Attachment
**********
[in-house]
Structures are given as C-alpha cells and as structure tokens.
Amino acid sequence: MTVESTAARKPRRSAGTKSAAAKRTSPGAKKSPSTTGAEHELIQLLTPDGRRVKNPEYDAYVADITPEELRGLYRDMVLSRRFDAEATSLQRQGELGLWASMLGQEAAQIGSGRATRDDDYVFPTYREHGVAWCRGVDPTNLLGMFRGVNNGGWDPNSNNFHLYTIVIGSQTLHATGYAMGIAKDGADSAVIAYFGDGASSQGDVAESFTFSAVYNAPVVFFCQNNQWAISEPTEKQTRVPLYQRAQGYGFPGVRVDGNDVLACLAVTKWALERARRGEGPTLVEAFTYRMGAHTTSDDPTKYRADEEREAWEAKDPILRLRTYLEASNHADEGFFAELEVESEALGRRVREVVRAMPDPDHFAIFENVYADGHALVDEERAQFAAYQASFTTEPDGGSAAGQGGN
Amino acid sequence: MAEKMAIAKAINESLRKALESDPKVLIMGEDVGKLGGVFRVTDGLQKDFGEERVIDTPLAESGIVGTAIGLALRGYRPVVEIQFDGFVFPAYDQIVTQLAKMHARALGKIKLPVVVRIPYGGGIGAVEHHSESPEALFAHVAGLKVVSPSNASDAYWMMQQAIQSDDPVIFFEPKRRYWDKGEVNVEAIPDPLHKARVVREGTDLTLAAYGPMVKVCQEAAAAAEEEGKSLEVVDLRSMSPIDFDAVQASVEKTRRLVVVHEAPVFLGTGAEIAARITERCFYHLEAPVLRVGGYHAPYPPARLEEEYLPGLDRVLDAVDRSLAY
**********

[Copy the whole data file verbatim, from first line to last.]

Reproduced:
[in-house]
Structures are given as C-alpha cells and as structure tokens.
Amino acid sequence: MTVESTAARKPRRSAGTKSAAAKRTSPGAKKSPSTTGAEHELIQLLTPDGRRVKNPEYDAYVADITPEELRGLYRDMVLSRRFDAEATSLQRQGELGLWASMLGQEAAQIGSGRATRDDDYVFPTYREHGVAWCRGVDPTNLLGMFRGVNNGGWDPNSNNFHLYTIVIGSQTLHATGYAMGIAKDGADSAVIAYFGDGASSQGDVAESFTFSAVYNAPVVFFCQNNQWAISEPTEKQTRVPLYQRAQGYGFPGVRVDGNDVLACLAVTKWALERARRGEGPTLVEAFTYRMGAHTTSDDPTKYRADEEREAWEAKDPILRLRTYLEASNHADEGFFAELEVESEALGRRVREVVRAMPDPDHFAIFENVYADGHALVDEERAQFAAYQASFTTEPDGGSAAGQGGN
Amino acid sequence: MAEKMAIAKAINESLRKALESDPKVLIMGEDVGKLGGVFRVTDGLQKDFGEERVIDTPLAESGIVGTAIGLALRGYRPVVEIQFDGFVFPAYDQIVTQLAKMHARALGKIKLPVVVRIPYGGGIGAVEHHSESPEALFAHVAGLKVVSPSNASDAYWMMQQAIQSDDPVIFFEPKRRYWDKGEVNVEAIPDPLHKARVVREGTDLTLAAYGPMVKVCQEAAAAAEEEGKSLEVVDLRSMSPIDFDAVQASVEKTRRLVVVHEAPVFLGTGAEIAARITERCFYHLEAPVLRVGGYHAPYPPARLEEEYLPGLDRVLDAVDRSLAY